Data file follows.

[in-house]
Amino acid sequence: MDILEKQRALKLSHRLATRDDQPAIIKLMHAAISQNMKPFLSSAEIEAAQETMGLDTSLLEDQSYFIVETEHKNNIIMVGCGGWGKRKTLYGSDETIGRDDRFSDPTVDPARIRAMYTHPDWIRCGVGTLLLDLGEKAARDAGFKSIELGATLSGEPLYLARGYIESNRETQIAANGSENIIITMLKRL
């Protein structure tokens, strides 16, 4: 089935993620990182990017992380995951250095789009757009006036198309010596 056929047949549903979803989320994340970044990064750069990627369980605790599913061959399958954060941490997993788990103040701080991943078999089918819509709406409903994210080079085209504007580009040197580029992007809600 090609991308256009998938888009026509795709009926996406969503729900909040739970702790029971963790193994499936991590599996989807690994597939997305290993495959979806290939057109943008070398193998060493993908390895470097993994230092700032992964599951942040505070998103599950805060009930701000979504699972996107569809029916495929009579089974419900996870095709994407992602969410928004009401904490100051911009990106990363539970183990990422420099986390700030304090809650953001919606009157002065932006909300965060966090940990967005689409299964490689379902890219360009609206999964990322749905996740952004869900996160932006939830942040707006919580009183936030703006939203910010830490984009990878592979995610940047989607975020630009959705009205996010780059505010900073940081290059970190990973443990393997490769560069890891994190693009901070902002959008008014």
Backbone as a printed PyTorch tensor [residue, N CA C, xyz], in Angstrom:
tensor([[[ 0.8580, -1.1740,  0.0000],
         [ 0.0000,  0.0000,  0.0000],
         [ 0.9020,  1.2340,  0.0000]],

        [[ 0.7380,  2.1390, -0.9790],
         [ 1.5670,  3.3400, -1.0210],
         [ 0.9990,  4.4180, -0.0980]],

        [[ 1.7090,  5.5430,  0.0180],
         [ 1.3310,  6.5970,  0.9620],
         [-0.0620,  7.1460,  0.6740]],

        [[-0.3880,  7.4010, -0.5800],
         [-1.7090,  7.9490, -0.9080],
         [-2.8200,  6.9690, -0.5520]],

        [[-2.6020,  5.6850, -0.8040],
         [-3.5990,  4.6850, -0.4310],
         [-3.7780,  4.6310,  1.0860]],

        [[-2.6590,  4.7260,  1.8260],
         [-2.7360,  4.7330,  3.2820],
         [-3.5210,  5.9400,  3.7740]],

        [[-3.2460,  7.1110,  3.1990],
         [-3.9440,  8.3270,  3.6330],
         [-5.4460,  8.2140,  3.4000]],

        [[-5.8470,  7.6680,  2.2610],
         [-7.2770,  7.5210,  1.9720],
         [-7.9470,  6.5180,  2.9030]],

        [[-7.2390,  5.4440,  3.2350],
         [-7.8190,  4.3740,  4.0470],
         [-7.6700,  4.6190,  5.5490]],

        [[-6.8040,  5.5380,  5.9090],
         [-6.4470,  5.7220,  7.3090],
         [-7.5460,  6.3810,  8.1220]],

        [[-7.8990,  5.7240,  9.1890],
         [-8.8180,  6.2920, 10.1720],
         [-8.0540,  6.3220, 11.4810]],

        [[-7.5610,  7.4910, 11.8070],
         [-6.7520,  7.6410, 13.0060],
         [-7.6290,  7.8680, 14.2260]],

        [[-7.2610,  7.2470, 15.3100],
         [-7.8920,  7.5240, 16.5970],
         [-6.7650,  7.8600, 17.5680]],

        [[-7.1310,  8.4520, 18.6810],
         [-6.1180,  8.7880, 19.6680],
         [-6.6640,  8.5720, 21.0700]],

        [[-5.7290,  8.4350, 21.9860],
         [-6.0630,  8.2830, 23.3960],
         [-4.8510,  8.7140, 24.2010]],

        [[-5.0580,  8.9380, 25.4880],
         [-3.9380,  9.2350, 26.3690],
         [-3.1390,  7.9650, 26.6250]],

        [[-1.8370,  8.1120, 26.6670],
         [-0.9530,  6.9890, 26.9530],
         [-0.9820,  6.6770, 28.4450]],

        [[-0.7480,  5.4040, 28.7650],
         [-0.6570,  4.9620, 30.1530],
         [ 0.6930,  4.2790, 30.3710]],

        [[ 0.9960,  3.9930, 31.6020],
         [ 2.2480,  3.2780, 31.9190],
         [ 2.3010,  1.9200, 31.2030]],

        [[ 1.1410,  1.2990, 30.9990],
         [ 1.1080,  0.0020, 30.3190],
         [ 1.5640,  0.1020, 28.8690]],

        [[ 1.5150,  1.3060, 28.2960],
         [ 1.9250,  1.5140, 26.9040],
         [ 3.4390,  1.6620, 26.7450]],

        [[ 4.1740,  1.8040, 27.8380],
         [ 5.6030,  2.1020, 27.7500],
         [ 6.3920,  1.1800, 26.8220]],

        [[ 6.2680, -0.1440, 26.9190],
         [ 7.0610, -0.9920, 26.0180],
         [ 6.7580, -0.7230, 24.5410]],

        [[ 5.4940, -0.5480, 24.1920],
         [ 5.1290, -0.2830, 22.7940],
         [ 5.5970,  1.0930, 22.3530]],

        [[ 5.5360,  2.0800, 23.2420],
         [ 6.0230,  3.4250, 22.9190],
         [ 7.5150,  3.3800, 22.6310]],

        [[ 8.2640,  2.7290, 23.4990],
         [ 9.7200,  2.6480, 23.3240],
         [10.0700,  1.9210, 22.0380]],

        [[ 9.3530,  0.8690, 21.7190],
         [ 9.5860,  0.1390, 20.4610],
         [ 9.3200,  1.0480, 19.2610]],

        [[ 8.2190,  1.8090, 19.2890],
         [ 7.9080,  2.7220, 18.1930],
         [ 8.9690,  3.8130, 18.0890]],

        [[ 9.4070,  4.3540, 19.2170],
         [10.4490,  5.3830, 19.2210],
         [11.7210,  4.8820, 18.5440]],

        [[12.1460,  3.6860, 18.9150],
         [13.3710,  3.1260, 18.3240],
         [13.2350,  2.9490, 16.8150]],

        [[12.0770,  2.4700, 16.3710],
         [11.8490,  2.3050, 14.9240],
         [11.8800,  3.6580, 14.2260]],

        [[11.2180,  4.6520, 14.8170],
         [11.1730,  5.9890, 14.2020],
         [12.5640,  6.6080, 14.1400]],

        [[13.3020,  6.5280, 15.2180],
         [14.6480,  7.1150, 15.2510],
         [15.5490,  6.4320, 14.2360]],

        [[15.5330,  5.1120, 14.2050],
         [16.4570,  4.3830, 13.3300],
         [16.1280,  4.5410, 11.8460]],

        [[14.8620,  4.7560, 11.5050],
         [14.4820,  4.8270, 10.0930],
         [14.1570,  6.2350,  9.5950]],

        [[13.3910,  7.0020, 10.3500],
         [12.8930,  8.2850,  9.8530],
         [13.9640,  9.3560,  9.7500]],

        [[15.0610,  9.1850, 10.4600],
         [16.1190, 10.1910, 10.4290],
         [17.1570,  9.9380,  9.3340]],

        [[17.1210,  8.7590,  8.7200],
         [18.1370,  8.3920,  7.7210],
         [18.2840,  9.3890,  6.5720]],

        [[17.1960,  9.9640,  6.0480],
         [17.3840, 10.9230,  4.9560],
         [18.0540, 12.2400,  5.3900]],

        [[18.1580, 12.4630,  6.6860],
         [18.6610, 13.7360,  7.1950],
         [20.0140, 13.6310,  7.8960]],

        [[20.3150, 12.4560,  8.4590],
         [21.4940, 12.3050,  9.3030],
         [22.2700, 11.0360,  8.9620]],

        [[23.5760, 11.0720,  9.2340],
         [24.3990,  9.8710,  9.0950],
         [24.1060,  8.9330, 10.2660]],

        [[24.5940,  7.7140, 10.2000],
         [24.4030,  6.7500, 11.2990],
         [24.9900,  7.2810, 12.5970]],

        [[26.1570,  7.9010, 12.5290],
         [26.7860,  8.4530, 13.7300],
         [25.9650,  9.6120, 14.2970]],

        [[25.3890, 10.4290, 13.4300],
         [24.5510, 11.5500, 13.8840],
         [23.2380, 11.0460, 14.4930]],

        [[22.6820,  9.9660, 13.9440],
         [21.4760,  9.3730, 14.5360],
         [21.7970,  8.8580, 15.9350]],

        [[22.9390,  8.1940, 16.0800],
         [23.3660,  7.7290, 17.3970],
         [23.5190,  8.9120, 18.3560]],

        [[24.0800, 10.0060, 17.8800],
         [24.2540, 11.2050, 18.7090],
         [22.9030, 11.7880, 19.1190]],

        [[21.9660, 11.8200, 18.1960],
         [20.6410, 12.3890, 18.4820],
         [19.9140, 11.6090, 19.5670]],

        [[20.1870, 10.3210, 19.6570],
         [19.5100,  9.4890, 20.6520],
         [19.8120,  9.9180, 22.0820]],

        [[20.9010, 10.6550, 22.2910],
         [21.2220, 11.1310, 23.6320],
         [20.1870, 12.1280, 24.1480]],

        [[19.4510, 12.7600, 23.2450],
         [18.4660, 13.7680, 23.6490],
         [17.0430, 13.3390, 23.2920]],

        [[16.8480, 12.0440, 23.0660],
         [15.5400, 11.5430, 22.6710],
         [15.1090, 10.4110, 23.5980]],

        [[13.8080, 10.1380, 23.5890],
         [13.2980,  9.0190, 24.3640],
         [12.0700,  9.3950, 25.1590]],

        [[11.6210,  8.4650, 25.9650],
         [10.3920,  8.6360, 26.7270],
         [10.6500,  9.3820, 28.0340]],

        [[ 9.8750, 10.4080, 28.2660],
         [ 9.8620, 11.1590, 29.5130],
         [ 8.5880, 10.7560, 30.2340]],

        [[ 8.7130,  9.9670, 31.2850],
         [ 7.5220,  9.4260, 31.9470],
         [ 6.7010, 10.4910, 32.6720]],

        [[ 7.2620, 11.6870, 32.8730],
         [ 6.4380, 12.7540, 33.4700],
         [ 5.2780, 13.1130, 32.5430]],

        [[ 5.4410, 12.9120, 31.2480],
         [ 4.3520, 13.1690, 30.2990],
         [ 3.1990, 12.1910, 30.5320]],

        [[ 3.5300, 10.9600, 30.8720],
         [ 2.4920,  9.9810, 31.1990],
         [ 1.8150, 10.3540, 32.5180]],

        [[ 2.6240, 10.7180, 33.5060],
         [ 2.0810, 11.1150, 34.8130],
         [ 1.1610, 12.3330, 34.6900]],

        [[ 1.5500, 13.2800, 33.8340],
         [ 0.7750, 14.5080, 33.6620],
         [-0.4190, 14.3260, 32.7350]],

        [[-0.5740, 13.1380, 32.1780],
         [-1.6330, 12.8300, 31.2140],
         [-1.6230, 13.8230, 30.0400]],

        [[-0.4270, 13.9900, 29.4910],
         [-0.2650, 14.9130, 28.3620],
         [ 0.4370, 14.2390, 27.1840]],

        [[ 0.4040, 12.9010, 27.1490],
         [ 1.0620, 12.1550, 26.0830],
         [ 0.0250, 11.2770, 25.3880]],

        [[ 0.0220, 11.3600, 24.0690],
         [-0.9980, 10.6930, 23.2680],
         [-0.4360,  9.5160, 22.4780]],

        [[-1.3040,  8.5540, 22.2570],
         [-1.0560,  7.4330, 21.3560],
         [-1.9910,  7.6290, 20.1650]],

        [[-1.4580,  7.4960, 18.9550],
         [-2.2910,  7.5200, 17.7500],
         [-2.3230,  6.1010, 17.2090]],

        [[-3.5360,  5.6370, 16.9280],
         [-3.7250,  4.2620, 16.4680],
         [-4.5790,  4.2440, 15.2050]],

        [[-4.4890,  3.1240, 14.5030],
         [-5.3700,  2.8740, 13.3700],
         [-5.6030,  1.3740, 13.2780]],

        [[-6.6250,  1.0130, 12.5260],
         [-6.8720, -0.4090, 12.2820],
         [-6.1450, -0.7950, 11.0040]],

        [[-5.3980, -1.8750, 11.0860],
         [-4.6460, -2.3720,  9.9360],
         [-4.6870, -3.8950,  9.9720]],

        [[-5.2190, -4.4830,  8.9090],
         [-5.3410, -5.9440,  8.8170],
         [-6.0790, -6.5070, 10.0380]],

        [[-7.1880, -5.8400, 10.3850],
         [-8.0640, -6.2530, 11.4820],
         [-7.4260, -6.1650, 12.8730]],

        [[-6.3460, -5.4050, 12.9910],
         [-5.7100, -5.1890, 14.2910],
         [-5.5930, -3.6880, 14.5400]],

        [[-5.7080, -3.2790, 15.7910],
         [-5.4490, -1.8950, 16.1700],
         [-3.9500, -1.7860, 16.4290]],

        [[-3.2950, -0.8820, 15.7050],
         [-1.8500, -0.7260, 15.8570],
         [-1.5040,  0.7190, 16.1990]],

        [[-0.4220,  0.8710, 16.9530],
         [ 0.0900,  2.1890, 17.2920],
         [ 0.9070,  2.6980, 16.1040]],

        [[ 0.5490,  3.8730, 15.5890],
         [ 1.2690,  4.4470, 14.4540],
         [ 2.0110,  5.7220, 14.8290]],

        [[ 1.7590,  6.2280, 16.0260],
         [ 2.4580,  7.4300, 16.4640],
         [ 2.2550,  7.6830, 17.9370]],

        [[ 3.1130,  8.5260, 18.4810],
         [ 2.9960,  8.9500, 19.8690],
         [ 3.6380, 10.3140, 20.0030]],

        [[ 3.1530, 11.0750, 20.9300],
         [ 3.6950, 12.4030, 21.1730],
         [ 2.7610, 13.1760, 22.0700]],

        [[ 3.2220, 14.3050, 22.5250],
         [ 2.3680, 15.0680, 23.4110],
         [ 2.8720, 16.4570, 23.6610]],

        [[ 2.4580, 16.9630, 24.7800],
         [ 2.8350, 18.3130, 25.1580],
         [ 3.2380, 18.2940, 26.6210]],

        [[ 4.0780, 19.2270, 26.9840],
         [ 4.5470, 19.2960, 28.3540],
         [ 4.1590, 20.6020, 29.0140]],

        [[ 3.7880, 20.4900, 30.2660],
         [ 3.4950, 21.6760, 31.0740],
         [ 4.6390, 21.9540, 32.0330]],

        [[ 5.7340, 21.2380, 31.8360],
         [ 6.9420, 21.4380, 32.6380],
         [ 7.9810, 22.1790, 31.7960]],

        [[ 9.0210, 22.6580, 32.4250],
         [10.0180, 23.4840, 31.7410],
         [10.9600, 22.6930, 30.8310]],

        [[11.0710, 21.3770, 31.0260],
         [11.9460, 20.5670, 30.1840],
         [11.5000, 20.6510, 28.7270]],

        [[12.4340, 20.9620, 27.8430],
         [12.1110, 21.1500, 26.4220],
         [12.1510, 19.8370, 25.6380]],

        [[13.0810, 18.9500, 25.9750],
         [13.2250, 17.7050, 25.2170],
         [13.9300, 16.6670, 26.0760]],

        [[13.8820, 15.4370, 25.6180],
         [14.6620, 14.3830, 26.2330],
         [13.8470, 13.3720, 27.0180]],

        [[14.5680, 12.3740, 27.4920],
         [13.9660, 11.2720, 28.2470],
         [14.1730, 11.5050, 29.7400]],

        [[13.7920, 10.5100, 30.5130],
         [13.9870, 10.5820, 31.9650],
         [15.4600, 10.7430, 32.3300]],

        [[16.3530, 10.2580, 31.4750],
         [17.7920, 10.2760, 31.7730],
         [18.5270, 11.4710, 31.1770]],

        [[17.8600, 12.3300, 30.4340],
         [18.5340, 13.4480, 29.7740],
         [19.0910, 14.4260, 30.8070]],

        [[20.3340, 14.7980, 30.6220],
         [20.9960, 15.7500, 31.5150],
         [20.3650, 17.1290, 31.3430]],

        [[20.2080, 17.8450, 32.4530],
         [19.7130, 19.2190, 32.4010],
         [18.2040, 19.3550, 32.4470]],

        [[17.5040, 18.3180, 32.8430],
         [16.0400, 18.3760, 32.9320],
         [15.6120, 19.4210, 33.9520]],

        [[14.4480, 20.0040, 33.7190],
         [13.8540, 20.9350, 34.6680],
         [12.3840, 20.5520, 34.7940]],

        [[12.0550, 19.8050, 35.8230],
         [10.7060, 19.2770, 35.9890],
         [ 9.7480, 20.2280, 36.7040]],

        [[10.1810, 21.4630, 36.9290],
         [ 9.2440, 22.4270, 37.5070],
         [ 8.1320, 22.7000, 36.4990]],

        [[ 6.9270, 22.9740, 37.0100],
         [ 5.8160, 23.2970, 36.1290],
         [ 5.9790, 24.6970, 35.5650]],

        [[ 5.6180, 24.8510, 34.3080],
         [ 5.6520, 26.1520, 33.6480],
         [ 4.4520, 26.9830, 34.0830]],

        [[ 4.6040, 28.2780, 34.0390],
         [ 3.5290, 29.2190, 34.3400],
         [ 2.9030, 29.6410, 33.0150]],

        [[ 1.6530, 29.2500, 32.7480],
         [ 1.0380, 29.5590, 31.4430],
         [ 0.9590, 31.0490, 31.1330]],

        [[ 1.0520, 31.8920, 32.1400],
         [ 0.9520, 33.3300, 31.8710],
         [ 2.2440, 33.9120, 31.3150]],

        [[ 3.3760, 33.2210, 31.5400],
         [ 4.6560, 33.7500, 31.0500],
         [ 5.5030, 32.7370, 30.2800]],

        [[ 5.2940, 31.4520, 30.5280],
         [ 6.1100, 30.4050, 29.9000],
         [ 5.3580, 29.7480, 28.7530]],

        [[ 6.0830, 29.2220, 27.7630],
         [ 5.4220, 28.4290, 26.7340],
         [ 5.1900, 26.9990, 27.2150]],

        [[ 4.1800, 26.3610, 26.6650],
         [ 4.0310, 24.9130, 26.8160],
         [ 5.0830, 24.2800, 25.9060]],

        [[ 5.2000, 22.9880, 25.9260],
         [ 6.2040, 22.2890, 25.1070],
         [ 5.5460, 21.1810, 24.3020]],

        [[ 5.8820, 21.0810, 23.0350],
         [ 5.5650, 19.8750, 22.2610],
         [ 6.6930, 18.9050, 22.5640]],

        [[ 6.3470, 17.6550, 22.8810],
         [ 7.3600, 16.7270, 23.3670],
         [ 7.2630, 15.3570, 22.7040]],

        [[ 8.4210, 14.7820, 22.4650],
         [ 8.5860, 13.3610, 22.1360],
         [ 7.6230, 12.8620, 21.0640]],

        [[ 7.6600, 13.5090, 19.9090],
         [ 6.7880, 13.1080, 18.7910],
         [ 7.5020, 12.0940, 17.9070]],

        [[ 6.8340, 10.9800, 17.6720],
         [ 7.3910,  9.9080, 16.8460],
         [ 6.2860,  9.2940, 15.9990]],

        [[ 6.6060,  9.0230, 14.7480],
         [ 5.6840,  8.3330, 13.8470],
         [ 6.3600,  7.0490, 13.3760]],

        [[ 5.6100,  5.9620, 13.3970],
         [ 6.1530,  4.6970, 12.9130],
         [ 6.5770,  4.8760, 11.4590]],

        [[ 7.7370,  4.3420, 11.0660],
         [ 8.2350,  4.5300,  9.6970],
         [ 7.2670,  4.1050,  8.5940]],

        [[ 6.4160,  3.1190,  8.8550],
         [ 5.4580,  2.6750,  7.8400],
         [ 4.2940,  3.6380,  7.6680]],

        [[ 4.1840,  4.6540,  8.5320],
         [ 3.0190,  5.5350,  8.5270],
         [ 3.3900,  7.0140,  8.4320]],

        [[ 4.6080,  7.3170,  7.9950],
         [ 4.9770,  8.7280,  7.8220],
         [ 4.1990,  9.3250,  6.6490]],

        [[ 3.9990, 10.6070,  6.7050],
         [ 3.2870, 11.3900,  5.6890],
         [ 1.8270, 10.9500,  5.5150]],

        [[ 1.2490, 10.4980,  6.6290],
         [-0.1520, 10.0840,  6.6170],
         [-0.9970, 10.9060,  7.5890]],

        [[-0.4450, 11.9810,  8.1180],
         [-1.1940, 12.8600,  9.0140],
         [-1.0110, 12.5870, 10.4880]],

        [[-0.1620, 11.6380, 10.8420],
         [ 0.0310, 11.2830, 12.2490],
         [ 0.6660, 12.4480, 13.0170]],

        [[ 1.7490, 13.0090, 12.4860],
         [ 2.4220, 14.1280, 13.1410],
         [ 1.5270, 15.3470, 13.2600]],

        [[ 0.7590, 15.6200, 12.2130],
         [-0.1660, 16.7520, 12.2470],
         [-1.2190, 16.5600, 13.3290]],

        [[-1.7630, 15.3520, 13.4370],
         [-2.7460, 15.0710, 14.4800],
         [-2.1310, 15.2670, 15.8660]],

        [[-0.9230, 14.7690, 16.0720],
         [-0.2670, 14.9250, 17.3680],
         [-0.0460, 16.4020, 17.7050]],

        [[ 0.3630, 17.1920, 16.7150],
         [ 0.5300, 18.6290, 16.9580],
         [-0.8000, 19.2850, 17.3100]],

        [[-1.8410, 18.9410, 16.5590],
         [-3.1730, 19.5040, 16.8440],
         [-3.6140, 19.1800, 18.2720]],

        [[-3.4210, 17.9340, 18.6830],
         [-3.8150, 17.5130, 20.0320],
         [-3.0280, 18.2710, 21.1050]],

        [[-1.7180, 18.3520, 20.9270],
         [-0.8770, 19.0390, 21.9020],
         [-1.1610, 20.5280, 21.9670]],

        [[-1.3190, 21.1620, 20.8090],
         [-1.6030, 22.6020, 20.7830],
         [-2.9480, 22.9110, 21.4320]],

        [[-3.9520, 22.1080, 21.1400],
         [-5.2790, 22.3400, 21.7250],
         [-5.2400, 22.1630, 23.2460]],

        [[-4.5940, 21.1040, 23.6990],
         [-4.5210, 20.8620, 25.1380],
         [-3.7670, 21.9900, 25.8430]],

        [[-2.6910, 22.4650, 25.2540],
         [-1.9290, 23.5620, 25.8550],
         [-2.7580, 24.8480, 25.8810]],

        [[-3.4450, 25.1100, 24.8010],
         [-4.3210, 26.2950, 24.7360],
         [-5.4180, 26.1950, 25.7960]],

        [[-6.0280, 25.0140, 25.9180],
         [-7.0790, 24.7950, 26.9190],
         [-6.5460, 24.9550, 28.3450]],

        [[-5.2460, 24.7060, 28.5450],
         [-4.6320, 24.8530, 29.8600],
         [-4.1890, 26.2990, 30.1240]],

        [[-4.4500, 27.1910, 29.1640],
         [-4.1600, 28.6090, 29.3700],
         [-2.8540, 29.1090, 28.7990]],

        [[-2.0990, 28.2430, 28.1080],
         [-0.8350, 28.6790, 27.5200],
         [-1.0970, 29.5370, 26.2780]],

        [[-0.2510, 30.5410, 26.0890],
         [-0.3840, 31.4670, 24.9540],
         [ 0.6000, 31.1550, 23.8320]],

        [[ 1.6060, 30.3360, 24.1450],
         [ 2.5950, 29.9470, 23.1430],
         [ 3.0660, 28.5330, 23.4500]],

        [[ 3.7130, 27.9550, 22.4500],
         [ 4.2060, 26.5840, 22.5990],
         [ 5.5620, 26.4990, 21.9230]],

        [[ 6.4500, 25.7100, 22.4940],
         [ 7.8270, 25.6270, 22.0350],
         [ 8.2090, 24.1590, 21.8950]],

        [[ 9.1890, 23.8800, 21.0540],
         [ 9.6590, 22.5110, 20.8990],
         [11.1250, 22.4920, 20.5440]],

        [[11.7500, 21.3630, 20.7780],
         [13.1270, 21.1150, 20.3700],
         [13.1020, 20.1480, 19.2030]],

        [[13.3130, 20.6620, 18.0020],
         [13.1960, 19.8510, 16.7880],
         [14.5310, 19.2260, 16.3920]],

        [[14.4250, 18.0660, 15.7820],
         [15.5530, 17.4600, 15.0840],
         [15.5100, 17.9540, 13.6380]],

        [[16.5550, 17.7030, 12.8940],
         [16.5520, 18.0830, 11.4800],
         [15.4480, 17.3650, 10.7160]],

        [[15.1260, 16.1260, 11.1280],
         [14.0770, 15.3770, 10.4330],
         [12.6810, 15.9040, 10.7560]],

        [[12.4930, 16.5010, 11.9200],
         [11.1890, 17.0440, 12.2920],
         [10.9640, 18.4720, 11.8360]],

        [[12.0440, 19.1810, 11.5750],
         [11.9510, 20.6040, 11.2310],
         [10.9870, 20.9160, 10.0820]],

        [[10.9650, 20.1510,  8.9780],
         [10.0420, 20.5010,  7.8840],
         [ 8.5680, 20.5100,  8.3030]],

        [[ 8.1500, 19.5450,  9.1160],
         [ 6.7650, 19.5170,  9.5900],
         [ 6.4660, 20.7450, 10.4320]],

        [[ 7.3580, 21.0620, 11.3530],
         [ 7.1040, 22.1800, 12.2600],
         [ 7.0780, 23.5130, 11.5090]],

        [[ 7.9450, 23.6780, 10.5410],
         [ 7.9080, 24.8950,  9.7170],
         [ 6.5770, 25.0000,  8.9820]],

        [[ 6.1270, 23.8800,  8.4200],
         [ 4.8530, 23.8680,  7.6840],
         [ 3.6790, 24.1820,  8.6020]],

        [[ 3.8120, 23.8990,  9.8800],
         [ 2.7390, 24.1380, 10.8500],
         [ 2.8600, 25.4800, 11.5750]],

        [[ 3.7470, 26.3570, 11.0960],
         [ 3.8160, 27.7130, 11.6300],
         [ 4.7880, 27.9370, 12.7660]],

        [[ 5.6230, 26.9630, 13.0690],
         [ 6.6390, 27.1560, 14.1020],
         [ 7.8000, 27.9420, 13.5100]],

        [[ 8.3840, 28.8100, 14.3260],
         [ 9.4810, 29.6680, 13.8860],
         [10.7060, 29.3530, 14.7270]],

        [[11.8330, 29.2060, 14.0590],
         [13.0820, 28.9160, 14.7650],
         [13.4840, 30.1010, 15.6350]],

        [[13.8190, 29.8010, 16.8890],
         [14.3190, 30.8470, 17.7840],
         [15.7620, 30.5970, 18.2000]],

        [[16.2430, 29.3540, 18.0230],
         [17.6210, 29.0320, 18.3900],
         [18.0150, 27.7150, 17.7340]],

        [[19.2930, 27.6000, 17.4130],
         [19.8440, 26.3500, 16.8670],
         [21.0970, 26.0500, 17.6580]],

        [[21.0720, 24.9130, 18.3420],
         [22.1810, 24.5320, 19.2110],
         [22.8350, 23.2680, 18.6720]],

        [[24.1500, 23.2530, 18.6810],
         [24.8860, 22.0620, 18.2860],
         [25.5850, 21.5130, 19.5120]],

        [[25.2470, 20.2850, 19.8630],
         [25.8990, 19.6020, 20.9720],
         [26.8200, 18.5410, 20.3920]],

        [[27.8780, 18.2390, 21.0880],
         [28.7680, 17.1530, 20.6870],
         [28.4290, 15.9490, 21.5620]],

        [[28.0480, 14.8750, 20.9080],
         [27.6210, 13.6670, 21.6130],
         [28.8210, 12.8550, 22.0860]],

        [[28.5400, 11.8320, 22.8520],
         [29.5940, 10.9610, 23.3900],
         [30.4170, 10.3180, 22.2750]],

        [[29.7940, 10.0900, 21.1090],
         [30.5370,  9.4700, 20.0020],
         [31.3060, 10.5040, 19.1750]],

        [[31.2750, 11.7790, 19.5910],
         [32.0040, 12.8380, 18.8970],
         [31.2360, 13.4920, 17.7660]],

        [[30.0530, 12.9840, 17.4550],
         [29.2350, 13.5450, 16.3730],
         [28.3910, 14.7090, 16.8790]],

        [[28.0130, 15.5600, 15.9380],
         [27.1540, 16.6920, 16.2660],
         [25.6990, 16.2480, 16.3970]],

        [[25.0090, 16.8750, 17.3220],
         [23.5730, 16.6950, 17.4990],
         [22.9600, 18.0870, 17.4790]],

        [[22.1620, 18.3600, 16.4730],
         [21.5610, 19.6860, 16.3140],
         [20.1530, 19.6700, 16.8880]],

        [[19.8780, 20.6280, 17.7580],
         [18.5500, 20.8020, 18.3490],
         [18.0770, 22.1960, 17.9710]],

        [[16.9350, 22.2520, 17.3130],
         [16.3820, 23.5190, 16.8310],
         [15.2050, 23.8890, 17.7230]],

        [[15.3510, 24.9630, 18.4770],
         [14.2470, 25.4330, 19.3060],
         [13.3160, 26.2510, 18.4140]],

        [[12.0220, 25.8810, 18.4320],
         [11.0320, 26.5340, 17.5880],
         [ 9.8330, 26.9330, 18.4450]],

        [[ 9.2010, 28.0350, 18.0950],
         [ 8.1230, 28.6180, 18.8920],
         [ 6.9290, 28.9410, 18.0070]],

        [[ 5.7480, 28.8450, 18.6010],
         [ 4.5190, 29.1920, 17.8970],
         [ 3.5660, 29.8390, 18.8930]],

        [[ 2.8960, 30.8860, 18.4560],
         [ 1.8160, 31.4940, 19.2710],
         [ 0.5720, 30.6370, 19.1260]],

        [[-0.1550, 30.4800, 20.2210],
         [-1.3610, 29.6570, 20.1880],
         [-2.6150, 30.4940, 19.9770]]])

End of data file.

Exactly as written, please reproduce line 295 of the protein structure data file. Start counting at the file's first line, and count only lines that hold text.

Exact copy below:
         [20.3650, 17.1290, 31.3430]],